On everyday use of my iPhone 4 I have about 60-80 MB RAm free (SBSettings shows this). If I launch a memory-intensive App (line PerfectlyClear) it tells me I have to little free memory and closes…. I quit all “multitasking” sh*t with RemoveBackground, have 300 MB RAM and can use the mentioned app without problems.

    I don’t beleive this article, or at least state, that the whole concept doas not work as intended.

  • Ummm Yeah

    meh. ill still remove the apps from the background bar when ive finished with them, just more organised.

  • rcas

    I was helping someone with his iPad last month, it was lagging and taking forever to load web pages and apps. I opened the “multitasking” bar and he had 5 rows of apps in there. After removing them from the multitasking bar low and behold the iPad went back to its snappy self. Same thing happens with my iPhone (which isn’t jailbroken by the way). If they’re really not supposed to be running AT ALL after the home button is pressed then apple screwed up big time because all signs point to the opposite being true.

  • Patrick

    Something sounds off… I have my available memory showing in my status bar and why is that when I kill apps from that list I free up memory?

    • A Black Dude

      because the apps are cached in the memory….they arent “running” (using cpu). its saves the state of the app in the memory to keep track of where u left off, like a saved file from a game.

  • Jules

    I have been told by the Genius Bar folk some conflicting answers on many things, so I’m not sure I would trust them to do anything except get me a new piece of hardware from the store room.

    But I would have thought that any extra processing required to manage memory because of a suspended app will use power – probably very little. But if you NEVER close apps from the ‘Multitasking’ bar then I would expect that iOS is spending extra processing time to reallocate memory every single time you use an app. There’s no way that wouldn’t affect power consumption in some way… Perhaps its not that it uses power while simply sitting there locked, but maybe that it uses more power than it should switching or opening apps while using the device. Just a thought…

    However I think Josh’s problem was definitely hardware and the Genius employees at his local apple store are a bunch of douchebags. 

  • A Black Dude

    uh duhhh….apple already explained this when they 1st released ios 4, and have gotten tired of correcting misinformed people on this site.

  • jacquesdupontd

    Anyway , we all know that iphone apps are full of memory leak , that they do consume battery in suspended state and that’s why such a tweak can be interesting but is even not enough , cause for the tweak to be perfect , it should kill all background apps task etc… and just after Free Memory as you can do it in SBSettings . I’m bored about seeing my memory going down and down over the day having to push the Free Memory button + task cleaner . There are indeed a lot of holes in the system and this can be afforded to developpers but mostly to Apple itself . I find this article a lil bit Apple Propaganda don’t you ?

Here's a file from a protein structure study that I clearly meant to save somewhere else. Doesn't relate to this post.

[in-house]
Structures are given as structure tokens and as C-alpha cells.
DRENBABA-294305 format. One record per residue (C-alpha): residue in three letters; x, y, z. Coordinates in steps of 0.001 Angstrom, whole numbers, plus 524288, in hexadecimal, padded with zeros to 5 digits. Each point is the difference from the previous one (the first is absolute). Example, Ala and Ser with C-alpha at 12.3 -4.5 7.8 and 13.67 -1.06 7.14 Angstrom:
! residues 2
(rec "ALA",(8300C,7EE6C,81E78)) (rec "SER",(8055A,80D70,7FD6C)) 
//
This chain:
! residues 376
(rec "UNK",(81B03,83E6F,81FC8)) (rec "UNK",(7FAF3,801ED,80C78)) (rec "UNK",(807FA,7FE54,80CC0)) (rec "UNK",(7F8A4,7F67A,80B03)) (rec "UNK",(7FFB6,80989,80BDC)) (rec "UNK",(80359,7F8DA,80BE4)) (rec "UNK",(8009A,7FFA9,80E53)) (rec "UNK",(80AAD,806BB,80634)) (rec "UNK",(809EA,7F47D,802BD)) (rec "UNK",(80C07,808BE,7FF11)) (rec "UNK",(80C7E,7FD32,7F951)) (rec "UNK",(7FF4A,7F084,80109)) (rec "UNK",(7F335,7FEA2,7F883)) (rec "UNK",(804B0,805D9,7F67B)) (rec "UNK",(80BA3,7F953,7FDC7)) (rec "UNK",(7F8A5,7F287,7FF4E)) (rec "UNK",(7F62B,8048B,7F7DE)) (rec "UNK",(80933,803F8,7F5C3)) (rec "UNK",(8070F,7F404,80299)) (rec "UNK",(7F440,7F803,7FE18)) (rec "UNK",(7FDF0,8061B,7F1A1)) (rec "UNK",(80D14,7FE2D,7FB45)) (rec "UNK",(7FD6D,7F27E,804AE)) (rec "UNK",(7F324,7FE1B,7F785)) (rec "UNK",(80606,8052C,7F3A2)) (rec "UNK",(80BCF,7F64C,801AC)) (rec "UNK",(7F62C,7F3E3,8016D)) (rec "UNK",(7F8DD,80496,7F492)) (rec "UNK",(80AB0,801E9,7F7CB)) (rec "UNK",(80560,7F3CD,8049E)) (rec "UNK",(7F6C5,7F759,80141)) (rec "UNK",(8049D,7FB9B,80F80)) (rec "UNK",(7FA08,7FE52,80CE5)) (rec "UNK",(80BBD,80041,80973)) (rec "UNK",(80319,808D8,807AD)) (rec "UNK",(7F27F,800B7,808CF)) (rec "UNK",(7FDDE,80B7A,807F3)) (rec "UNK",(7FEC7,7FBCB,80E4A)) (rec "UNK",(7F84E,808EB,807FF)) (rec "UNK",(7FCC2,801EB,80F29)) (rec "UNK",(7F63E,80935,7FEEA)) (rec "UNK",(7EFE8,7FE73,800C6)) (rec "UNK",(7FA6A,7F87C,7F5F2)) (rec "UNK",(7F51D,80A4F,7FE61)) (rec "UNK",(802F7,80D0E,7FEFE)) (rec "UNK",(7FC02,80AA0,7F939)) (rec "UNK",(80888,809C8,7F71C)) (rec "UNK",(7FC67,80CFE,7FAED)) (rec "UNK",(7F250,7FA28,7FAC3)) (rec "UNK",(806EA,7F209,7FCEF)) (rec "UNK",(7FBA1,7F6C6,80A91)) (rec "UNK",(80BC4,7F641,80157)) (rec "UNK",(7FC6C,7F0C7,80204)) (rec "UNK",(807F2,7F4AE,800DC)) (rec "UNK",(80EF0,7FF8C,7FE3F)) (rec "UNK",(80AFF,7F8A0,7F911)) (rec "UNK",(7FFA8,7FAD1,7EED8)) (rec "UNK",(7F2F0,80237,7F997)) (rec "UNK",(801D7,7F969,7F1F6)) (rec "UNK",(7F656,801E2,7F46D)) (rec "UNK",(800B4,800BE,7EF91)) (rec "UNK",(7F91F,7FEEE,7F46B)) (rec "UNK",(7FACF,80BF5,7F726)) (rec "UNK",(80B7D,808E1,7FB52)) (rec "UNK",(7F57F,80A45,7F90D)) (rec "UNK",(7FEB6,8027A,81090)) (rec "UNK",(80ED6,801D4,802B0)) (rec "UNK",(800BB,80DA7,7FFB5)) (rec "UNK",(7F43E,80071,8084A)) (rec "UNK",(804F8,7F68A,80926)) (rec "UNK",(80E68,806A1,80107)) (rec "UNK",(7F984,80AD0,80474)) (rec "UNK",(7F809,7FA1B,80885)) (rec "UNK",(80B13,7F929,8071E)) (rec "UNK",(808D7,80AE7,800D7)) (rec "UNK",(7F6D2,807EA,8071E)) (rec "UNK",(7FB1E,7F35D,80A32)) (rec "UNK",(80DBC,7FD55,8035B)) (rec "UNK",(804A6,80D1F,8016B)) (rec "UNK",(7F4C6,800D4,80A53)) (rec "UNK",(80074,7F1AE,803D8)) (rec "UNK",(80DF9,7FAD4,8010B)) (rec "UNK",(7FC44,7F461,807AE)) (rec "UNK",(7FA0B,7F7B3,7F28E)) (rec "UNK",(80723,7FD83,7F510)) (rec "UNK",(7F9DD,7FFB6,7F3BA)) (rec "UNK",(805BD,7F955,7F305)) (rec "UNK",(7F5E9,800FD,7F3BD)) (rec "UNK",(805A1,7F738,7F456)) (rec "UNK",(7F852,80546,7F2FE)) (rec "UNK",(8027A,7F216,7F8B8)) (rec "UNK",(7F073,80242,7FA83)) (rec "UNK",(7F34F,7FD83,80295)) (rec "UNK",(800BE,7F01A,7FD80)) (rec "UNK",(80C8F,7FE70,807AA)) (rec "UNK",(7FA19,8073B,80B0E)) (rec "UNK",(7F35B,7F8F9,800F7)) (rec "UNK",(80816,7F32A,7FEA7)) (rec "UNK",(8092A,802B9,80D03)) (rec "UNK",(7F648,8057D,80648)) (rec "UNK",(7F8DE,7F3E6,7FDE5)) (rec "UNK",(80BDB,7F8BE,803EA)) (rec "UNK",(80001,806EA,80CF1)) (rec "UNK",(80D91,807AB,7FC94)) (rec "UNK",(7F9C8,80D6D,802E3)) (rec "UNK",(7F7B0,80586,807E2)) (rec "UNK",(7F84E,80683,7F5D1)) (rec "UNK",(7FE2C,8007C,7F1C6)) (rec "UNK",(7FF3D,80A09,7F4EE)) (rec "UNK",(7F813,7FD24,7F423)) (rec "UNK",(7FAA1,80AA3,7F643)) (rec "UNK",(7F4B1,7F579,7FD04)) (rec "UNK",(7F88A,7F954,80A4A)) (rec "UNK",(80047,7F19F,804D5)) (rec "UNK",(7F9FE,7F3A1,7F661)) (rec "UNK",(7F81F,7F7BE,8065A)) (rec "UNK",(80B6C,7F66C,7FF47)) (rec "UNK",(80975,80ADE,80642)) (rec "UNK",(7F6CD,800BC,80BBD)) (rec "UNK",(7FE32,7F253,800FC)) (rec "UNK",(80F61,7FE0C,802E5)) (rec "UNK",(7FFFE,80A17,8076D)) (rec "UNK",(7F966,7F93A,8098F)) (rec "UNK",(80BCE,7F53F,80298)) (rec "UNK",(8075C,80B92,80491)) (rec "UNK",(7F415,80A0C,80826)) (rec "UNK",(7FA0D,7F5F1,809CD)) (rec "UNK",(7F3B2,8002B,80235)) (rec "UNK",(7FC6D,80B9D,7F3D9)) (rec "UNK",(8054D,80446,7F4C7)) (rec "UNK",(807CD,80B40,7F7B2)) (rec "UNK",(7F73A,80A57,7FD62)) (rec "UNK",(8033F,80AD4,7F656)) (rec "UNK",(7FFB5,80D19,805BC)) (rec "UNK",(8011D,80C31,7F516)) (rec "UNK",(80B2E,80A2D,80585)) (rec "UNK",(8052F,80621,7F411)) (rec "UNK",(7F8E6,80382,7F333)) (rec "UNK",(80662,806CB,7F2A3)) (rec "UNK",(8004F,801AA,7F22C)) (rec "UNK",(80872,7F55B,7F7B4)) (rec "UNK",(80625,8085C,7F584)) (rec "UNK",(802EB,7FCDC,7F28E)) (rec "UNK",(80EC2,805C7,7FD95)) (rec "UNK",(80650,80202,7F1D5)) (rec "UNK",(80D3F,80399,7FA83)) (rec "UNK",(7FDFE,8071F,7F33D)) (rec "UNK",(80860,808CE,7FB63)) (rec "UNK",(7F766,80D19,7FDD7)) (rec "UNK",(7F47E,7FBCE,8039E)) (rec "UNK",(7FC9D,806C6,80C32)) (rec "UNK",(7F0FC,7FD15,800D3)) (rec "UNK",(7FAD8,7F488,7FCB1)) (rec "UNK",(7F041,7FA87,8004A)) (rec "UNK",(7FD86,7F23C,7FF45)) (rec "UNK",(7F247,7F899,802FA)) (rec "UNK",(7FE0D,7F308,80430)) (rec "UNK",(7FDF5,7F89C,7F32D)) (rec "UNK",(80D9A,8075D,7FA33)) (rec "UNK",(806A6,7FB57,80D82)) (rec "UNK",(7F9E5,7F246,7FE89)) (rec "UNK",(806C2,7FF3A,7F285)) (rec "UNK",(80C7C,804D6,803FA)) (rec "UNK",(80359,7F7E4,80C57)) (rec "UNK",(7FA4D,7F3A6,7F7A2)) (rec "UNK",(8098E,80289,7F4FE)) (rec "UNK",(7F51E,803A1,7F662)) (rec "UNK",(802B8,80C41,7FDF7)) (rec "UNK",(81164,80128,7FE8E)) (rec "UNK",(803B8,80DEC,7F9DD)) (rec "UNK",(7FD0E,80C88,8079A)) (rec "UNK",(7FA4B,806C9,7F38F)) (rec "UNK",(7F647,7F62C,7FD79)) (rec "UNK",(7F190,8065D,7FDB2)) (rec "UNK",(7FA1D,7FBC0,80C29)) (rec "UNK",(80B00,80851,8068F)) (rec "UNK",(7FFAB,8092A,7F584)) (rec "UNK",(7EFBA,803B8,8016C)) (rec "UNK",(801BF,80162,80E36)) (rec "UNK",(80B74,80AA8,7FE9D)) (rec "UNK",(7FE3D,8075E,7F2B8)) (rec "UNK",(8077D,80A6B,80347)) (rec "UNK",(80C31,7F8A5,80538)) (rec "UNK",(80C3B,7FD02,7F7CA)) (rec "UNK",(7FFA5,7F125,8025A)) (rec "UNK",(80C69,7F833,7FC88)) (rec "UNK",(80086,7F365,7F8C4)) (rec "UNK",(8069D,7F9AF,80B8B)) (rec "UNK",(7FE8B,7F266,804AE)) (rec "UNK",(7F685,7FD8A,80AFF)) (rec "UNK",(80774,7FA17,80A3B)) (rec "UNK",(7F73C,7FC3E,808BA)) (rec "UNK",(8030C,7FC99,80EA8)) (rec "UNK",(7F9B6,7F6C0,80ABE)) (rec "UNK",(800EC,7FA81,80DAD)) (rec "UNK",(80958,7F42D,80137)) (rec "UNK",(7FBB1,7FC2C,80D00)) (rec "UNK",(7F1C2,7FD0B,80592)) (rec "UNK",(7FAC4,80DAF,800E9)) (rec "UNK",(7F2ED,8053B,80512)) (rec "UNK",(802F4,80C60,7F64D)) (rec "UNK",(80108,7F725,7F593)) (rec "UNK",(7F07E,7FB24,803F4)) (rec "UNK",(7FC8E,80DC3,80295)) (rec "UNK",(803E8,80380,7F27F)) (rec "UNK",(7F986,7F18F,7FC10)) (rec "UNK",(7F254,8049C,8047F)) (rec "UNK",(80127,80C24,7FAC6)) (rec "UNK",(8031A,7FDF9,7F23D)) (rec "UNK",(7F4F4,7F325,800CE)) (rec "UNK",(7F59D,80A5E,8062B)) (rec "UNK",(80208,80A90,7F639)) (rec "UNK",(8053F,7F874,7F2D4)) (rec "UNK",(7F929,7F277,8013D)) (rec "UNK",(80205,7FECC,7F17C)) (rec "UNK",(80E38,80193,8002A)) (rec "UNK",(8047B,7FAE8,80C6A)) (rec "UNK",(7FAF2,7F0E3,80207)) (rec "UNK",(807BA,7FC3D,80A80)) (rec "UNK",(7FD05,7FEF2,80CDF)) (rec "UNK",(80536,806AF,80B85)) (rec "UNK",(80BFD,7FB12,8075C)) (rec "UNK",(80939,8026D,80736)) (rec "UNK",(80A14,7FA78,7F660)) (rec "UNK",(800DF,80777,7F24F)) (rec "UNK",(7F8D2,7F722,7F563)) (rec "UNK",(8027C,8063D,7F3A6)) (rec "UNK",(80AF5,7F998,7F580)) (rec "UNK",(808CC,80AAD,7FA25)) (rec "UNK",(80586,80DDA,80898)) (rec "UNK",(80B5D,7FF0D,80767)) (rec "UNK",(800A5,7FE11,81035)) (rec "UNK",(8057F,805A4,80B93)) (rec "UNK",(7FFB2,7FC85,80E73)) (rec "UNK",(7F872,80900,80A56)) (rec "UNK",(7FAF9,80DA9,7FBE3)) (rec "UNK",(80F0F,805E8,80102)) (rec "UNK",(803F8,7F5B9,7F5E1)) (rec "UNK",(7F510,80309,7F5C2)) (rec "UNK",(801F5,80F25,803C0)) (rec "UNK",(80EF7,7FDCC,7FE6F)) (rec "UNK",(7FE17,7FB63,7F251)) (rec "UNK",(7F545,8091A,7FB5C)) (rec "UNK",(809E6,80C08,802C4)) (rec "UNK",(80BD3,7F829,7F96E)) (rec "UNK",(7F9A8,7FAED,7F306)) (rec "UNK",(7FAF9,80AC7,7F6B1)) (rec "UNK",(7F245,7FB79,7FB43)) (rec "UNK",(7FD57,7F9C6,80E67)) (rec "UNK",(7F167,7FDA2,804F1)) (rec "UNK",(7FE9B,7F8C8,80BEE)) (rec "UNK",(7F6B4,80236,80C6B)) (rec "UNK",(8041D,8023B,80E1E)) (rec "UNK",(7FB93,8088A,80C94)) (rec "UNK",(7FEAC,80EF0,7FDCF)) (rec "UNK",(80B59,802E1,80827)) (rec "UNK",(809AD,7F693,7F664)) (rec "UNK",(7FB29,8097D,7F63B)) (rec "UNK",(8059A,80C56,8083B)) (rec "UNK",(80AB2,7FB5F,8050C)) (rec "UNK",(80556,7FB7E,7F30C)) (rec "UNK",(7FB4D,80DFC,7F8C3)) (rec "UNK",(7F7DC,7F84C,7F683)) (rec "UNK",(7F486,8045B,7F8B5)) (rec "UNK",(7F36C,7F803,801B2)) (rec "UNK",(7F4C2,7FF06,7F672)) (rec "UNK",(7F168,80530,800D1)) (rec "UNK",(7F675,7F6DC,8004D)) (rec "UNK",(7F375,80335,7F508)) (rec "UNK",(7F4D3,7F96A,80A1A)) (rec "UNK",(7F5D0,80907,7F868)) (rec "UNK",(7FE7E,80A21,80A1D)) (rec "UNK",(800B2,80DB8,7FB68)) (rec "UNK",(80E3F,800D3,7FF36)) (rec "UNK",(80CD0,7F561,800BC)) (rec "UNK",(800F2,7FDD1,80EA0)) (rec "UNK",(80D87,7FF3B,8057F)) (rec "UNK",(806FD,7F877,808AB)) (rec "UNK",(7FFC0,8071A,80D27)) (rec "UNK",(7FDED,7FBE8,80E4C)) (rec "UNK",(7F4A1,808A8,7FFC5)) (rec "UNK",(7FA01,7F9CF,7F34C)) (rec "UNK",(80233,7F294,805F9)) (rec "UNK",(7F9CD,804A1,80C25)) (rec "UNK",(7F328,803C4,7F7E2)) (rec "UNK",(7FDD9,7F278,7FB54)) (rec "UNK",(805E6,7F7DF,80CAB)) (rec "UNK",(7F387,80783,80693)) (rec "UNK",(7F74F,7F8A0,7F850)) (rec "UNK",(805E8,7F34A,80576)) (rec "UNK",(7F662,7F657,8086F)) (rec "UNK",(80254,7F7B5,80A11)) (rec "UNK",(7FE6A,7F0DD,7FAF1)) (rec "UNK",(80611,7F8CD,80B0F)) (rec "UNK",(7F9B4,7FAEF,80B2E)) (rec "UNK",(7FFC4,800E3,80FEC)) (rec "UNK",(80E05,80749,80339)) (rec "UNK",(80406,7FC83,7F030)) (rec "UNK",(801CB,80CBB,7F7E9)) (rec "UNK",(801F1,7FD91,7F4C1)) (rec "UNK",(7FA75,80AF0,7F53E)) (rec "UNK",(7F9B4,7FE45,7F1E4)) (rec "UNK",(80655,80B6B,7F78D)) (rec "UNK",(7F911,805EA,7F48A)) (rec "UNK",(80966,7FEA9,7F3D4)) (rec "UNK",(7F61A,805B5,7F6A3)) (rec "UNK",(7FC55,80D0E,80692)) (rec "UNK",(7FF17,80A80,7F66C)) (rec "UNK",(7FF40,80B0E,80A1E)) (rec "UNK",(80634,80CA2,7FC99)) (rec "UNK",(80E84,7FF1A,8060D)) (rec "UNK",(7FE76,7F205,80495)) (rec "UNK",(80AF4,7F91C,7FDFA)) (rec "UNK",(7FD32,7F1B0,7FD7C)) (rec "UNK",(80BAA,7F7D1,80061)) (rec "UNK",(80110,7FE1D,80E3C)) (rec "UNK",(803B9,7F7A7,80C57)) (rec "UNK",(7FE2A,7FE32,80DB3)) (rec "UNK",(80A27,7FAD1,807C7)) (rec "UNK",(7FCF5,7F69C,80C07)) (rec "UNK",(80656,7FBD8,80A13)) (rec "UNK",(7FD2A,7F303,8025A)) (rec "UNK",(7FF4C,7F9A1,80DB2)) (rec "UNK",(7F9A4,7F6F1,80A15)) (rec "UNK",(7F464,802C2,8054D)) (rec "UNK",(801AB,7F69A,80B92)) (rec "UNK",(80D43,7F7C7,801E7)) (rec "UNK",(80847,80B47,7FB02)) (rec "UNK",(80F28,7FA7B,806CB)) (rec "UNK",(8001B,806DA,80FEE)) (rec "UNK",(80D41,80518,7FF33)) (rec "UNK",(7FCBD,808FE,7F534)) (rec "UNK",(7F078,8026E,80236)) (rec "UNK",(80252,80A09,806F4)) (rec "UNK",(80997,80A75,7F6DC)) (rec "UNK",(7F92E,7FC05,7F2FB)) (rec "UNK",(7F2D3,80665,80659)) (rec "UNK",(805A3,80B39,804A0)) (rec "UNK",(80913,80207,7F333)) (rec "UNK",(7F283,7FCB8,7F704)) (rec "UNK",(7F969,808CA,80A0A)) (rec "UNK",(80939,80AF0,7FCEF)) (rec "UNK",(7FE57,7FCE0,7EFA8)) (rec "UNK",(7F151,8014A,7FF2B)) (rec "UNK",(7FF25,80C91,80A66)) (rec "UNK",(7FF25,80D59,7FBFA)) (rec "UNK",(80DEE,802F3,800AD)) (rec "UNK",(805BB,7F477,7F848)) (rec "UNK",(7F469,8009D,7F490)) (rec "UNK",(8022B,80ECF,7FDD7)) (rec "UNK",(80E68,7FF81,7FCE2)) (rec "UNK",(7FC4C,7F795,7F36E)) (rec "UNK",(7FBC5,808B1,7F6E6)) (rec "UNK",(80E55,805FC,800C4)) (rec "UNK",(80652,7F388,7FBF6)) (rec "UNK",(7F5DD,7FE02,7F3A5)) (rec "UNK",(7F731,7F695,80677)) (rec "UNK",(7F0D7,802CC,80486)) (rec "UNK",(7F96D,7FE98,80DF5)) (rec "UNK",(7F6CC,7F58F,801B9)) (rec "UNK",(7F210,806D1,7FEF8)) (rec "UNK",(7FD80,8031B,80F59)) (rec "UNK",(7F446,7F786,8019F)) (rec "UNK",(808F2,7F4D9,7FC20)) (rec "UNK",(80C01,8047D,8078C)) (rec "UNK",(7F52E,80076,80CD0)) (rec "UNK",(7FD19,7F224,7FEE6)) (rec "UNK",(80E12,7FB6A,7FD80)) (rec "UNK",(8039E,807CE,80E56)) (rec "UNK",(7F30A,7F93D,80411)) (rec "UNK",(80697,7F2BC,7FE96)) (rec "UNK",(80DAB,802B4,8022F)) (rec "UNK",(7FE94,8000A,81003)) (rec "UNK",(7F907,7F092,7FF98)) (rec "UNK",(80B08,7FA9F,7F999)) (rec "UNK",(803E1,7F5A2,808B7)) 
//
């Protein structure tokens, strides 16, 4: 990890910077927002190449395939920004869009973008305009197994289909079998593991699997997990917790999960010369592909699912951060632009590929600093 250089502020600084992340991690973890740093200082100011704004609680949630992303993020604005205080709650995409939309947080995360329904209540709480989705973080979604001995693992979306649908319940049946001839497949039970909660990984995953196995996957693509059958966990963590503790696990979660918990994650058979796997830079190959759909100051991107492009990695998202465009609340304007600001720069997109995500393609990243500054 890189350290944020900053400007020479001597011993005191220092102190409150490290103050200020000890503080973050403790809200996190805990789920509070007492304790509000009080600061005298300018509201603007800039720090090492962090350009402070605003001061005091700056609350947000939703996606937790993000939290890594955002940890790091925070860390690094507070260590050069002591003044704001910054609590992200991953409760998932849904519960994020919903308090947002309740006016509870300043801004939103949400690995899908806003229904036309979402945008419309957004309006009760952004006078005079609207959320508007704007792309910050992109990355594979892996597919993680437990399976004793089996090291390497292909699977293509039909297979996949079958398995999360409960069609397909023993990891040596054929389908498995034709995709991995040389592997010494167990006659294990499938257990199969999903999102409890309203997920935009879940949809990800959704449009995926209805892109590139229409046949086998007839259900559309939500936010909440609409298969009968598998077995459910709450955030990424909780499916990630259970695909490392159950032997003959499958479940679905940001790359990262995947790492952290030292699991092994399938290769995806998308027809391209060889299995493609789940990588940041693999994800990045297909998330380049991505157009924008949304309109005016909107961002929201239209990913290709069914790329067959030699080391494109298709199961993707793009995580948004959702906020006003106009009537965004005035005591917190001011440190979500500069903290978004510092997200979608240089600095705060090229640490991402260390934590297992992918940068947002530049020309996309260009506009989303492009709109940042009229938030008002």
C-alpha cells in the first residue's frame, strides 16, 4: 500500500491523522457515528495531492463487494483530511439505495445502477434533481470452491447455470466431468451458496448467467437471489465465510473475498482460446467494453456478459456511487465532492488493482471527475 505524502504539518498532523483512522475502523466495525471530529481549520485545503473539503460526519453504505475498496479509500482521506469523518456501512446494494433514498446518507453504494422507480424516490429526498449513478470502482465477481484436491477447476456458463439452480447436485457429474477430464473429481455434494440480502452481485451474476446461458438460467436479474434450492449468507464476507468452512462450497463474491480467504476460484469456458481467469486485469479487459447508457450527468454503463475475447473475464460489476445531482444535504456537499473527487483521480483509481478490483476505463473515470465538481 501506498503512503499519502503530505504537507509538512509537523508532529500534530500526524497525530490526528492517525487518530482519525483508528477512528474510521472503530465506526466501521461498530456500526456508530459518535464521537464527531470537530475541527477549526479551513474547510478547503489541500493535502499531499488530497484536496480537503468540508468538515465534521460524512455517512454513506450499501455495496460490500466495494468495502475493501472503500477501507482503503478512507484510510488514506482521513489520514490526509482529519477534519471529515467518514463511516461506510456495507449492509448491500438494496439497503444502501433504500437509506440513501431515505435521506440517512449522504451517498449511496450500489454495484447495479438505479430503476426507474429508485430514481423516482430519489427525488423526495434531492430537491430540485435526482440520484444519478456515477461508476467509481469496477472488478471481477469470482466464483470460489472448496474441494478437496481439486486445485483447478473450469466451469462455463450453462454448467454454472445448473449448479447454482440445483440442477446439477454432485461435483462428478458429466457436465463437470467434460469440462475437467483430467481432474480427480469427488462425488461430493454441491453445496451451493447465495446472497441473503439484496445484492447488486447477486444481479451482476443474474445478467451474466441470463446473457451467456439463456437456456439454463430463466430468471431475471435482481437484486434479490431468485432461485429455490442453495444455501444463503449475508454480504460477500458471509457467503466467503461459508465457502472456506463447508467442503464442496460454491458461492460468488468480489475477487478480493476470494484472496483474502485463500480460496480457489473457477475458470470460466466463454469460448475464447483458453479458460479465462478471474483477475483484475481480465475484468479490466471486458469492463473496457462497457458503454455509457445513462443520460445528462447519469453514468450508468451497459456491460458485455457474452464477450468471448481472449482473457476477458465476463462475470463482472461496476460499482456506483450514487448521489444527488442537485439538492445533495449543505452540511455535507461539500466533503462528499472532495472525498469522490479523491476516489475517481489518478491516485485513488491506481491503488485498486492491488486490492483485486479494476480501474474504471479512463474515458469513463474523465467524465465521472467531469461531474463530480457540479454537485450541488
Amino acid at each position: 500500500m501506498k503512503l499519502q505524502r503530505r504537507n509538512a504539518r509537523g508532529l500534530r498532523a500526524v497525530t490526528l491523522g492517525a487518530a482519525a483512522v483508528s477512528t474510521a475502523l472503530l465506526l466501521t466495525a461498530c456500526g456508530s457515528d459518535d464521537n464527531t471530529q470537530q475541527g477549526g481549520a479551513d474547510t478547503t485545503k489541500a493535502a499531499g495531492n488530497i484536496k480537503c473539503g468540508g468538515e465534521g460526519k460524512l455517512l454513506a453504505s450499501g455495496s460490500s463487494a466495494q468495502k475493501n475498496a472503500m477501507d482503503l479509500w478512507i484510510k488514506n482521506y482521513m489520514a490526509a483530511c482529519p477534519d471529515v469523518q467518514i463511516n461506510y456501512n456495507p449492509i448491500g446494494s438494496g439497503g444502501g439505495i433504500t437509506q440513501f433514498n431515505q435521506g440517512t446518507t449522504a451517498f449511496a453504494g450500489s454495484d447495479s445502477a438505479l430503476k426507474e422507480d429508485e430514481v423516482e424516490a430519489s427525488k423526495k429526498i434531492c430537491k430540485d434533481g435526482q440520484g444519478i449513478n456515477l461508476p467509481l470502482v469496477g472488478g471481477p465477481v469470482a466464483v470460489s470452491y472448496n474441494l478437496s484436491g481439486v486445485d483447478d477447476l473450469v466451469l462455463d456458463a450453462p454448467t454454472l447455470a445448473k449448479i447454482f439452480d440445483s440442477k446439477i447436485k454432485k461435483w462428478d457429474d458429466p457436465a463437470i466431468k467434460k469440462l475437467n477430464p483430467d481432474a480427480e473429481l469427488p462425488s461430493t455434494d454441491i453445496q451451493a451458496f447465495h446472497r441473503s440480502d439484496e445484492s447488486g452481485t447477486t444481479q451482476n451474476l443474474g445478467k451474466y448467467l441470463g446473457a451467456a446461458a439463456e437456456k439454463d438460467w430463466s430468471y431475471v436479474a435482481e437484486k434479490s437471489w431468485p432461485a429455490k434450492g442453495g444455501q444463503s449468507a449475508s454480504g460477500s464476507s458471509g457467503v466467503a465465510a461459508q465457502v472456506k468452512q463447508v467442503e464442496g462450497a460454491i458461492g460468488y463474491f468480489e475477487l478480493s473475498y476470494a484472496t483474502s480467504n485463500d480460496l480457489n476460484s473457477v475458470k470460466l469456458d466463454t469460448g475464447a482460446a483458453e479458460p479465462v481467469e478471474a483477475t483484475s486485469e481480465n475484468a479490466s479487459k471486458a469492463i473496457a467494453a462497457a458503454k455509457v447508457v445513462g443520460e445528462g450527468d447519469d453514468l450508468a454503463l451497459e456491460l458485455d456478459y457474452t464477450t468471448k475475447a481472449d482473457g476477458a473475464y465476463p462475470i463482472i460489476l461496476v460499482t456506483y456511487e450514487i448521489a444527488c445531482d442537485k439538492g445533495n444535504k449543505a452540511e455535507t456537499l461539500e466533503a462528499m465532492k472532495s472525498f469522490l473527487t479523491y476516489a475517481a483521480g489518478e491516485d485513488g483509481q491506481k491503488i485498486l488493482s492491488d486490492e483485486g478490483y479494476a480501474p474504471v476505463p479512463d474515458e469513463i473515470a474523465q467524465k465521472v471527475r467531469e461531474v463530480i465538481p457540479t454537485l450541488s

Jacques Dupont(d)

  • James Fisher

    If someone tells you that all the apps in the multitasking bar are running, ** using up memory ** or sucking power, they are wrong.

    **If memory is becoming scarce, iOS will automatically move Suspended apps into the Not Running state and reclaim their memory.**

    So are the apps using memory when they are in the multitasking bar or not?

    I can tell you that when i open games and apps then close them, i loose alot of memory and it slows my iPhone down! Is this artical true or only half true?

  • J

    That’s why I use springtomize 2 and go app switcher > app handling > hide inactive apps from switcher

  • jc84

    the real solution: 1gb ram, then we would not have as many memoery issues. 2gb and we would not care about memory issues .

  • bafare

    It all depends on how you tell the apps to behave. If you set apps to push notifications and location services they will run on background. Still I always use sbsettings to close all apps in background, and my phone always runs smooth.

  • iBoneless

    Just ran into this article cause i ahve nothing to do today and this is completly wrong! I user came to me the other stating they were no longer getting emails on their iPad and landscape rotation was not working. I asked them if they reset their device and they said yes, after looking at their device they had just about every single app available listed on the multitasking bar, upon closing every single one out which took a while evenafter a 3 to 4 fingers salute, emails and rotation wroked again. So yeah this article… BOGUS wrong info dont believe what you read.

  • SJcloutier

    I’ll apologize up front if this has been written already. However, the assertion that memory is released once the home button is pressed may or may not be accurate.
    I consistently need to close apps from the multitasking bar in order for some of my apps to run correctly. Such as TuneIn Radio, there are times when it will not buffer the feed until some of the apps are closed and the app is reloaded. This happens with some games also. Maybe you can tell me if this is happening because in many instances I don’t use the home button to switch applications. Either way, I do have to manage background apps. At least that’s my experience.